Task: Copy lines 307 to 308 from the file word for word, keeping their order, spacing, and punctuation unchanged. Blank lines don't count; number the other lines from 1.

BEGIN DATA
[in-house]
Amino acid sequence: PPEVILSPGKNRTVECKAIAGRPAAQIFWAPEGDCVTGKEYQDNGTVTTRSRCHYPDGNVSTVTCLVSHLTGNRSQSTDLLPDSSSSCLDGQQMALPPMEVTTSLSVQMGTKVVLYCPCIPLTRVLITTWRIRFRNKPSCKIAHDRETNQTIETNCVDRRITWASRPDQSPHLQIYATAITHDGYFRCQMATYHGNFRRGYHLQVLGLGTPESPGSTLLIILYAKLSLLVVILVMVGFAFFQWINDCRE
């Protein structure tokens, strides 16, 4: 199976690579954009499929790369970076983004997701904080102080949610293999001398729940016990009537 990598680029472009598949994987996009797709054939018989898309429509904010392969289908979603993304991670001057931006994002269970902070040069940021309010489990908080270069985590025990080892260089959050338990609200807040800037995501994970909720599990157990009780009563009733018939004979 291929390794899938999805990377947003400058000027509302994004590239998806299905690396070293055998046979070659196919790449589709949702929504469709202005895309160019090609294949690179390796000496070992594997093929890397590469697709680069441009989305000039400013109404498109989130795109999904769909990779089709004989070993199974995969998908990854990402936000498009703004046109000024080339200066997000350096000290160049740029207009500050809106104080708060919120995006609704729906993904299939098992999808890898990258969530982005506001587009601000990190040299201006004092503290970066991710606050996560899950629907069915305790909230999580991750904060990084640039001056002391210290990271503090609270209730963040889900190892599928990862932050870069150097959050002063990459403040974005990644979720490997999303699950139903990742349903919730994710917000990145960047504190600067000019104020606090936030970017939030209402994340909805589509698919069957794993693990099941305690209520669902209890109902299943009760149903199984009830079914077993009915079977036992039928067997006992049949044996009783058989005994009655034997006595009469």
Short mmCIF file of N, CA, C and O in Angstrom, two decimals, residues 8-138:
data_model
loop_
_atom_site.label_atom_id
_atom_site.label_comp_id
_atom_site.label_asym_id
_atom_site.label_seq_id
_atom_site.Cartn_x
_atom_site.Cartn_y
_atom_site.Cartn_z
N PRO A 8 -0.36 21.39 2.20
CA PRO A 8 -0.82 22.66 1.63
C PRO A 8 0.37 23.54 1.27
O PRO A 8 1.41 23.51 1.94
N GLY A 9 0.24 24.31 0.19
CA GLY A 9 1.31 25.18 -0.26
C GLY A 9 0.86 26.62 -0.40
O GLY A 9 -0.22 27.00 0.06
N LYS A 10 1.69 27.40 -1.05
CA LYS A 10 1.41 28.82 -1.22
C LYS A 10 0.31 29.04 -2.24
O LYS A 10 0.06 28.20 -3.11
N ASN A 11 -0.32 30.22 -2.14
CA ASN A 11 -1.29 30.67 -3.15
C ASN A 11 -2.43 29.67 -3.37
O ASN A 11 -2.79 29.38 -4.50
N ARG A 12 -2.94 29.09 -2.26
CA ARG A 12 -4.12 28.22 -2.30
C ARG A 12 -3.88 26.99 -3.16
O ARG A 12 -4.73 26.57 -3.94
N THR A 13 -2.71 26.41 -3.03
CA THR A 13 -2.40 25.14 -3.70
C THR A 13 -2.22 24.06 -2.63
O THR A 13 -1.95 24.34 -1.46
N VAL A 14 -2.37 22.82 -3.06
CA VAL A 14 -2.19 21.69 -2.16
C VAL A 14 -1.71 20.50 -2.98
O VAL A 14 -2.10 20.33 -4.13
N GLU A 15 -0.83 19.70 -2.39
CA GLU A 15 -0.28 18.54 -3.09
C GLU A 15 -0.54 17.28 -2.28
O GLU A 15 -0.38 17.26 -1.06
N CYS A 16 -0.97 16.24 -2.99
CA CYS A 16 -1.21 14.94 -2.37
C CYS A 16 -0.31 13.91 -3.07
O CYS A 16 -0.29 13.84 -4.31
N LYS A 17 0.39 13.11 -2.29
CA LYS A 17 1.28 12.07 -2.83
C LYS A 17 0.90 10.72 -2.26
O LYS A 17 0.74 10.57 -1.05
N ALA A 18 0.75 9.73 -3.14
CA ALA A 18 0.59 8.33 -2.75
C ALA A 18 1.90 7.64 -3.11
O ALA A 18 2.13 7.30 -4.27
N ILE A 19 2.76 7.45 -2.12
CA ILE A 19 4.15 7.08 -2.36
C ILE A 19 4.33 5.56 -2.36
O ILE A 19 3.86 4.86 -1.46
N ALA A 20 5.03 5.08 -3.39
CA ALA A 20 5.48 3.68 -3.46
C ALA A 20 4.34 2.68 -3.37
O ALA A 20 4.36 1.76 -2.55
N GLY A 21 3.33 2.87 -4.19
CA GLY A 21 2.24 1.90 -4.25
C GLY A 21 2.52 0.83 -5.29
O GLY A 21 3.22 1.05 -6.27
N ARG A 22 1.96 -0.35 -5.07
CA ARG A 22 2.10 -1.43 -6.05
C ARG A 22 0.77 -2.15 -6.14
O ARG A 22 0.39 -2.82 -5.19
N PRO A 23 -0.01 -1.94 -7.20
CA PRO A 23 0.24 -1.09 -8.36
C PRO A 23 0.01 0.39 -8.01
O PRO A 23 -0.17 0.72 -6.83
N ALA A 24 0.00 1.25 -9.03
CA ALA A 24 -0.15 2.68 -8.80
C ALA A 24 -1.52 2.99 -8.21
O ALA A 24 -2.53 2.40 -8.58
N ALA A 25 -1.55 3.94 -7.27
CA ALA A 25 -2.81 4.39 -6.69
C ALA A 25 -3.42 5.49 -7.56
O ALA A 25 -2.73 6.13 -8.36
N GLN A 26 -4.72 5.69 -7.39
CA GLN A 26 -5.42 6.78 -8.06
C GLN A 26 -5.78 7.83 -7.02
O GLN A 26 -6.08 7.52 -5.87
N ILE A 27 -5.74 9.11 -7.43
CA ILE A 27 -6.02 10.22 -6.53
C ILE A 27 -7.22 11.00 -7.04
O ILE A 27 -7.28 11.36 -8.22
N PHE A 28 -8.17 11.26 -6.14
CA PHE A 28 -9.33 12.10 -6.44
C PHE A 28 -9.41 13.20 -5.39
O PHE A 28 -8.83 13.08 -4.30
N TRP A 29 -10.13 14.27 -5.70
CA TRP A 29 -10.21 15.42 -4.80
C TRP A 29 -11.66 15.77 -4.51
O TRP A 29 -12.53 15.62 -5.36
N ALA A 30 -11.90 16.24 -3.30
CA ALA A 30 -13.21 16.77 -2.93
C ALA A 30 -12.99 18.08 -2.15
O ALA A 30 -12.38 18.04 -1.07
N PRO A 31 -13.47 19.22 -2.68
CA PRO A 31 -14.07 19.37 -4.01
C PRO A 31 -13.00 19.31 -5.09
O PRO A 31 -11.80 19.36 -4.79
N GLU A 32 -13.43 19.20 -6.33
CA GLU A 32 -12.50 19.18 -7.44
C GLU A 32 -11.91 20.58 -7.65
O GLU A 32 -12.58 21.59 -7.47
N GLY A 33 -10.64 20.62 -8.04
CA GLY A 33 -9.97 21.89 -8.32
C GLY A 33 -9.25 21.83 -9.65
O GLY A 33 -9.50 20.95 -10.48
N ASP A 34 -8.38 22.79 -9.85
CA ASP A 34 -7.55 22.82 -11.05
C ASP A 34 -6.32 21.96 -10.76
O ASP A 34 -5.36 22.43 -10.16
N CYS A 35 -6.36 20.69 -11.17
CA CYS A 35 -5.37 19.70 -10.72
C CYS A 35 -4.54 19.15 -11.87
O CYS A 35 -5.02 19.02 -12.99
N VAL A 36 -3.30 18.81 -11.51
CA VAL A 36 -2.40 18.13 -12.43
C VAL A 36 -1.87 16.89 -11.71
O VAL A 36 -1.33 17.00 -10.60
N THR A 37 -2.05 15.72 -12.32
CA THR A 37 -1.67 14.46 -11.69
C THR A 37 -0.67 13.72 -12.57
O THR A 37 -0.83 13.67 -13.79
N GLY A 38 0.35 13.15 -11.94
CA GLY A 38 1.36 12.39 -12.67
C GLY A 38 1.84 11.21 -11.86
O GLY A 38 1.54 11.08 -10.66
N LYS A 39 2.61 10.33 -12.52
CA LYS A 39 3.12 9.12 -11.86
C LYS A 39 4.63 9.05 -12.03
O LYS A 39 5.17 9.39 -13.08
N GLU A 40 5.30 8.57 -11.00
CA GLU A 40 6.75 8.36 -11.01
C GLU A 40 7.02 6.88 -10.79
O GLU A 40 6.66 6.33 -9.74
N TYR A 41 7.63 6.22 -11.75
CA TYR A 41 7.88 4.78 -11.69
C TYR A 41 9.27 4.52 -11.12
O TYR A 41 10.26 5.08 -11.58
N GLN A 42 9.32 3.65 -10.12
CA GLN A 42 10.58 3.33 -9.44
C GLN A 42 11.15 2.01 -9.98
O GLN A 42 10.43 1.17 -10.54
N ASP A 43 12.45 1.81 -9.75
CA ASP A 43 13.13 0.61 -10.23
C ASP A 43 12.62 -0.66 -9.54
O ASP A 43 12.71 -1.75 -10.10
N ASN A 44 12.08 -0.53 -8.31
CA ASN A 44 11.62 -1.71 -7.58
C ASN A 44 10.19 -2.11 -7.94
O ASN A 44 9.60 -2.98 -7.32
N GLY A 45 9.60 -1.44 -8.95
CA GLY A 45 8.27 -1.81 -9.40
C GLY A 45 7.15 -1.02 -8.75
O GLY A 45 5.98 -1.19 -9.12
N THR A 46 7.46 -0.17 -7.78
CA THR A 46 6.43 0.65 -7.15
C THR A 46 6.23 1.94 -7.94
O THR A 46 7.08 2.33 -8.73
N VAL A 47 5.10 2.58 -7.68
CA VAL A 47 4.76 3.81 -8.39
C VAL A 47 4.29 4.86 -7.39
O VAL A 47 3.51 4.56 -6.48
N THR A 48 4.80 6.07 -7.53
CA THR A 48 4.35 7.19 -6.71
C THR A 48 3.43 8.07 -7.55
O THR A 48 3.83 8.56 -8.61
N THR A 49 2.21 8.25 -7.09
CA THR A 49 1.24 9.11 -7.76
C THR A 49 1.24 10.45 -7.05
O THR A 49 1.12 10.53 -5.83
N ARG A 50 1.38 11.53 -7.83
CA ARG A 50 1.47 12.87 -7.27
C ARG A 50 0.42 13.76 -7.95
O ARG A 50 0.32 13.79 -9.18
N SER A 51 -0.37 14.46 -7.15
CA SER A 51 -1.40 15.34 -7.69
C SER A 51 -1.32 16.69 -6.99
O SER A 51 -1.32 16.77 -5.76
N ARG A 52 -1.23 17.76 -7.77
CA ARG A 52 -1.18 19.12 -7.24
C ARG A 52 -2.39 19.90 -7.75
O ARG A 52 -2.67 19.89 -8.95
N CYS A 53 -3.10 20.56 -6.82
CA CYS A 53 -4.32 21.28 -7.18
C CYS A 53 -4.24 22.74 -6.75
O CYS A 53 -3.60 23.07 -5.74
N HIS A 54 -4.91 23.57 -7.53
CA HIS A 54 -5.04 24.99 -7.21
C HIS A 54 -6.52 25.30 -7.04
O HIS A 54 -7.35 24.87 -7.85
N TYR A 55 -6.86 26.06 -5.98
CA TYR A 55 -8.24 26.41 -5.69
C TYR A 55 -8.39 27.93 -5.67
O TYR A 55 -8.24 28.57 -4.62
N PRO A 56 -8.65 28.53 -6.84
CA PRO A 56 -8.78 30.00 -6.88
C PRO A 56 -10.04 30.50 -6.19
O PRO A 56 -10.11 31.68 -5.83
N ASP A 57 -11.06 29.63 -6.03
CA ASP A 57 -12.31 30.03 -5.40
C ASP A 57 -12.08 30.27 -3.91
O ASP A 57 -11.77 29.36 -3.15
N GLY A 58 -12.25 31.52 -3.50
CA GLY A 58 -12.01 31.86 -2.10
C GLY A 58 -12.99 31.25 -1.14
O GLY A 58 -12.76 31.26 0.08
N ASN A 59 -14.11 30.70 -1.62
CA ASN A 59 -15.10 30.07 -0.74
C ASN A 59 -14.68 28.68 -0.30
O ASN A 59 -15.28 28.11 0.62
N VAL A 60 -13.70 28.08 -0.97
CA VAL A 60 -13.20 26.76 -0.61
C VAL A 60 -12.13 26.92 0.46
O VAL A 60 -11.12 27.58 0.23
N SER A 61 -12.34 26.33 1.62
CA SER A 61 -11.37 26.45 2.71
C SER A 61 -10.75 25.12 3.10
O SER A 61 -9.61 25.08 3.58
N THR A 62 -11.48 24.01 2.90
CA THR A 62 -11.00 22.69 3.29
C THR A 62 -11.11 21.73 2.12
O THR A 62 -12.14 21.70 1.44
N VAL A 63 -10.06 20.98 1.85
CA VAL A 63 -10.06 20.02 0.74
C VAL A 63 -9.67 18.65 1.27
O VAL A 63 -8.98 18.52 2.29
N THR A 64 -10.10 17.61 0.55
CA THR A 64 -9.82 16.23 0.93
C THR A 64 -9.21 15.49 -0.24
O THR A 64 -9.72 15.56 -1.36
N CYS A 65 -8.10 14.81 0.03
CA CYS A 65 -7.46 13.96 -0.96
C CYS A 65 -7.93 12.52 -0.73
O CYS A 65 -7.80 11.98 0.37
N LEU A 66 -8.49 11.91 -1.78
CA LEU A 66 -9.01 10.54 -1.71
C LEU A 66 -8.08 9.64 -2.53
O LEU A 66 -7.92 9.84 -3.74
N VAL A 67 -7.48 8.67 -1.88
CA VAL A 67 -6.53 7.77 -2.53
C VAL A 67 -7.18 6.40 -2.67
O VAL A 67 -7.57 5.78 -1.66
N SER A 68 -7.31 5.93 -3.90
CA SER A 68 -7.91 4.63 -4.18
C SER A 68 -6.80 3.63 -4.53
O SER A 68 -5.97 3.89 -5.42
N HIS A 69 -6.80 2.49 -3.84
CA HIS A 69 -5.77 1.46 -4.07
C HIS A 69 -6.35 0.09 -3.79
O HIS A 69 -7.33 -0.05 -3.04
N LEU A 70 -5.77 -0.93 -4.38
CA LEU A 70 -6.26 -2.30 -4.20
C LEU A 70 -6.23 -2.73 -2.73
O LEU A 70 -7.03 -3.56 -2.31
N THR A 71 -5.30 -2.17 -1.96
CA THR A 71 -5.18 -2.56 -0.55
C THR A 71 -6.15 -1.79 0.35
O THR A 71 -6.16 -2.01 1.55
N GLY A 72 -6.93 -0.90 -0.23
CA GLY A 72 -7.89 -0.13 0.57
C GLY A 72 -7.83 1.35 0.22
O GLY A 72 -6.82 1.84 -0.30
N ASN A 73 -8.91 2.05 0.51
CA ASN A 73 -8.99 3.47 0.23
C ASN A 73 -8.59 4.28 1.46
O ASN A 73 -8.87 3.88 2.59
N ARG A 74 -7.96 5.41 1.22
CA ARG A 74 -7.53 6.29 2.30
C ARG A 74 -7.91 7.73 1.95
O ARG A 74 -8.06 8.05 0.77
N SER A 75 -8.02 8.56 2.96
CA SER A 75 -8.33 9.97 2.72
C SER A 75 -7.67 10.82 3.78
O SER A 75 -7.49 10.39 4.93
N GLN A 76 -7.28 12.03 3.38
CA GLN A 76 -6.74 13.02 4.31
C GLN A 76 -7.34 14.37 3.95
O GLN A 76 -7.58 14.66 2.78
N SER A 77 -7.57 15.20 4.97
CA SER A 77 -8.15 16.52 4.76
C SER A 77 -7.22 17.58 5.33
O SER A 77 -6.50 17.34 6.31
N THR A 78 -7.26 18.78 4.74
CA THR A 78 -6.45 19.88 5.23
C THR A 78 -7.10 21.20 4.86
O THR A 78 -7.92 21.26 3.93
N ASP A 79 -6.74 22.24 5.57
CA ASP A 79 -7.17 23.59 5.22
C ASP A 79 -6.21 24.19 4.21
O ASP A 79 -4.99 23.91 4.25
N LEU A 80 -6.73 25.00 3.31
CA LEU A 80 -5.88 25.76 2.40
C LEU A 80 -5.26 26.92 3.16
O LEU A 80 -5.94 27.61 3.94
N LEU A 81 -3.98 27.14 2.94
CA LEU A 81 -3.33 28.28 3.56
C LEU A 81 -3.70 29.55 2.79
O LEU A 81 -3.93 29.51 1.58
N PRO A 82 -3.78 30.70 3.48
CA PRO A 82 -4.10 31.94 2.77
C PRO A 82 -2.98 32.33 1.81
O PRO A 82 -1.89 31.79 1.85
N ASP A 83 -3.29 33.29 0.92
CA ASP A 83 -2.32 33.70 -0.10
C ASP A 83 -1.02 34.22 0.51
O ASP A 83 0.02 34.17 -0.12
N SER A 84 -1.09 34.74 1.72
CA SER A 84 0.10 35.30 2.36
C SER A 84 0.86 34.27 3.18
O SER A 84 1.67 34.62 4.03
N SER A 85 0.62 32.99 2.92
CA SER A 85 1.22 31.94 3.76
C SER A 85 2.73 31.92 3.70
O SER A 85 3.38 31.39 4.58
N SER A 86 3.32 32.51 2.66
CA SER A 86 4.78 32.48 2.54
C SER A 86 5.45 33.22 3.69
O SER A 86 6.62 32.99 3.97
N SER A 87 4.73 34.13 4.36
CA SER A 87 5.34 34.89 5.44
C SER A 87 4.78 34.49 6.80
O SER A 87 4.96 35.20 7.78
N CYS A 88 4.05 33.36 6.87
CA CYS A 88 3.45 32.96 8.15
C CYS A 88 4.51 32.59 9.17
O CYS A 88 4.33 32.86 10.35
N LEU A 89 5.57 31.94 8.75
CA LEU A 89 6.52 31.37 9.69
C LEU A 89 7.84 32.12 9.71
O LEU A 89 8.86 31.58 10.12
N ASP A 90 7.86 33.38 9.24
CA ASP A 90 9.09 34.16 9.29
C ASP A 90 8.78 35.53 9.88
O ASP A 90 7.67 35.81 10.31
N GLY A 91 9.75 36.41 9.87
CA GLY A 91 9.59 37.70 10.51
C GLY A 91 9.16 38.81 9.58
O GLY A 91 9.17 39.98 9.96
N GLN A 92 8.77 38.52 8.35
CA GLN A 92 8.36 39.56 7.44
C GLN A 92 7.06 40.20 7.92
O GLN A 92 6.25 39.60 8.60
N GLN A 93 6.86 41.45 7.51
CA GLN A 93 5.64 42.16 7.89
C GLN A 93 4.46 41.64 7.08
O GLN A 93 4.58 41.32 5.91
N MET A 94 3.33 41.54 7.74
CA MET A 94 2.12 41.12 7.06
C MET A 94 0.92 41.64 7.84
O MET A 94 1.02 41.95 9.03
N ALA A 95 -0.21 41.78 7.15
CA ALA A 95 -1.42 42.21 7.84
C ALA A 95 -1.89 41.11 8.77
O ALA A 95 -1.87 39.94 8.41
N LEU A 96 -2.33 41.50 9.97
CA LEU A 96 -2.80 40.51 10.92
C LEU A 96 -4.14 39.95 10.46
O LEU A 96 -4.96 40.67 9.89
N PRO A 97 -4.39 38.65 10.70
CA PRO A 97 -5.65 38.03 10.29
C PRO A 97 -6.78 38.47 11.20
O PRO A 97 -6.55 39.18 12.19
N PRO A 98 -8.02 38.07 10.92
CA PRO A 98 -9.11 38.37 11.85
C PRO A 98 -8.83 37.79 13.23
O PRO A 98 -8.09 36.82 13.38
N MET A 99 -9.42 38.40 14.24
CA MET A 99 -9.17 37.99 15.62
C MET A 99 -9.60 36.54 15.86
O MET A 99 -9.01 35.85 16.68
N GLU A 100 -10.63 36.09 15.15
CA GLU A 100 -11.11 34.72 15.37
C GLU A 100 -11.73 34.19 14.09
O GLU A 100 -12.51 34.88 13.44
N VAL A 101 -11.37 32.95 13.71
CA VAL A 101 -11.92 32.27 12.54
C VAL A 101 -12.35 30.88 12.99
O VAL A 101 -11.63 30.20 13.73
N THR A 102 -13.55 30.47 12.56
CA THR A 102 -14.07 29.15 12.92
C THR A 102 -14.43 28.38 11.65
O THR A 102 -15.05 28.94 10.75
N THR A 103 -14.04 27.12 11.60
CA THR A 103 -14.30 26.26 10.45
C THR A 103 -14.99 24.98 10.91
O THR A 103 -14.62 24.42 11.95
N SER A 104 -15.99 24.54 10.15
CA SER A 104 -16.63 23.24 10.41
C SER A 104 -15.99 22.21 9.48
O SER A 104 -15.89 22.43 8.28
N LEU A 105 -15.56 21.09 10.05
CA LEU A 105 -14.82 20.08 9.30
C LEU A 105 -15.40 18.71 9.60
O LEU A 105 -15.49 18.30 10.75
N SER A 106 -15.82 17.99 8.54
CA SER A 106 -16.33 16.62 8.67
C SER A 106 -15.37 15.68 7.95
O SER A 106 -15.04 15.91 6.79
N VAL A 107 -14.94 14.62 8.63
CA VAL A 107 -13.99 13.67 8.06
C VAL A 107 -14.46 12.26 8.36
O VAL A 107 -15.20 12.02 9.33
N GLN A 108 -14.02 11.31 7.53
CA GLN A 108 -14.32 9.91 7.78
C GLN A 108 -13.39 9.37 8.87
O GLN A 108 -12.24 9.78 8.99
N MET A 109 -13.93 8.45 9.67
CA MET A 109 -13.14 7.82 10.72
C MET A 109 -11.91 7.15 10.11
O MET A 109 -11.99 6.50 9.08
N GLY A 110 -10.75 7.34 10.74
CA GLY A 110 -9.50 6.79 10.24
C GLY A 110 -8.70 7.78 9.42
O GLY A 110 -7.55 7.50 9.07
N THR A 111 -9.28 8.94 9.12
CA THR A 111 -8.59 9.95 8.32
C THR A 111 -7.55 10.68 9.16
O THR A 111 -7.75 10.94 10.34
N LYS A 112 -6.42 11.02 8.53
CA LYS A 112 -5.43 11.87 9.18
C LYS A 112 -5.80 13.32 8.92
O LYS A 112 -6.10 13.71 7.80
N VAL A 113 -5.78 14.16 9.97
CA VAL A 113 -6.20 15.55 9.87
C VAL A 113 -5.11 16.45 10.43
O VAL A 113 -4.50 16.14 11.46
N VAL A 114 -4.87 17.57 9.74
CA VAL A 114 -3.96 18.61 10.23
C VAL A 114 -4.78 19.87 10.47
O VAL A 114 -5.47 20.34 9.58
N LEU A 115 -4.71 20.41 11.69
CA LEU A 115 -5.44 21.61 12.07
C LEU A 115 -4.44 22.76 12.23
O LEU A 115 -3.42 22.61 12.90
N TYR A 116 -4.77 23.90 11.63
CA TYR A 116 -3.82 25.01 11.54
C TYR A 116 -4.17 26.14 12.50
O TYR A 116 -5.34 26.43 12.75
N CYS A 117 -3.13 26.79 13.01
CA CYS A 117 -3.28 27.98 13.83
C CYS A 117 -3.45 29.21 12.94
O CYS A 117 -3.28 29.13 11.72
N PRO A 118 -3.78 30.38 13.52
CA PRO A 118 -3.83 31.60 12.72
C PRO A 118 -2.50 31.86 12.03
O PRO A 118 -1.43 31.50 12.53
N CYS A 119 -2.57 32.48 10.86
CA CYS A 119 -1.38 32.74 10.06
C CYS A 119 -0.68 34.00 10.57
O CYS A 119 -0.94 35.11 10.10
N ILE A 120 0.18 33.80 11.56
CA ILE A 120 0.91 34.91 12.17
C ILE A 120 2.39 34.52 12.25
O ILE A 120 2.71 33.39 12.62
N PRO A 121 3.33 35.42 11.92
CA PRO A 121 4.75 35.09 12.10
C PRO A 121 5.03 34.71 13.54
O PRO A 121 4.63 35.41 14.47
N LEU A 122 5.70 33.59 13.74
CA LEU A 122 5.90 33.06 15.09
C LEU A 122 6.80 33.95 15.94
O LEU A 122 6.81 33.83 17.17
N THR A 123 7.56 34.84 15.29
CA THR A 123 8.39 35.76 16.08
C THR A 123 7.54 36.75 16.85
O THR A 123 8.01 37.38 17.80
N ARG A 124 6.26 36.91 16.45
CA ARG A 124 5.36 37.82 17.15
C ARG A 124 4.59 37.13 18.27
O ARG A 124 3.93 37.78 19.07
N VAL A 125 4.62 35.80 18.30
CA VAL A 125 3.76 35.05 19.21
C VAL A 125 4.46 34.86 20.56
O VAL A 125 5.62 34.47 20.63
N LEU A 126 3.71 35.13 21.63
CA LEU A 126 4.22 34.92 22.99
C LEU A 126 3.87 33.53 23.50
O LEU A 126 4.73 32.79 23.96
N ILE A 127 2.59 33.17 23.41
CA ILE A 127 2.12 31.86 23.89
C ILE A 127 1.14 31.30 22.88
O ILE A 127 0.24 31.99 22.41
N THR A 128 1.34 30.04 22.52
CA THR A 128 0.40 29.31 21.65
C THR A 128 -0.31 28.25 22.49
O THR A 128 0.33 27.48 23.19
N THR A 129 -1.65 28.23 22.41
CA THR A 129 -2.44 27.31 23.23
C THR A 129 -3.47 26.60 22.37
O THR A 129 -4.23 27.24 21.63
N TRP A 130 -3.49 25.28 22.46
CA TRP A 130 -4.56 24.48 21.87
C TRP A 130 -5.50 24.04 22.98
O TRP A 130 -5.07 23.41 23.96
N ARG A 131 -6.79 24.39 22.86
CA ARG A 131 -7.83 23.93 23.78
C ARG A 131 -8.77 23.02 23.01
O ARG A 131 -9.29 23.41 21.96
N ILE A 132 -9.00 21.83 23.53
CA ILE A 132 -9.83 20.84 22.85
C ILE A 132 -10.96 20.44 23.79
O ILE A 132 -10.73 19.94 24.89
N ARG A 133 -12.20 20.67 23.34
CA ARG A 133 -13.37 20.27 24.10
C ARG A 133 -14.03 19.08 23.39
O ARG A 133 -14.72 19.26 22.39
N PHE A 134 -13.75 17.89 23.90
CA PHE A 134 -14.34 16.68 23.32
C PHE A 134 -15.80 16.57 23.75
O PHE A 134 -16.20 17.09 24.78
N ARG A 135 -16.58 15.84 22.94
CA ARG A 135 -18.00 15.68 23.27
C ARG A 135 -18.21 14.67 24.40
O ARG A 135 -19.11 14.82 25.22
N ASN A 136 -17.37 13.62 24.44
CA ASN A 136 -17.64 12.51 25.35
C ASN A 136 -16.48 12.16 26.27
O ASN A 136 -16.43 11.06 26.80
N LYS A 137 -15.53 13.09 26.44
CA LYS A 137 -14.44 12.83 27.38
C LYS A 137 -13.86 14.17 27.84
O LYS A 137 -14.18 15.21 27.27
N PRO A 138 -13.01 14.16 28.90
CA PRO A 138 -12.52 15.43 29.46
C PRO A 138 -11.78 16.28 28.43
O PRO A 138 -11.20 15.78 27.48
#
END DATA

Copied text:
CA LEU A 81 -3.33 28.28 3.56
C LEU A 81 -3.70 29.55 2.79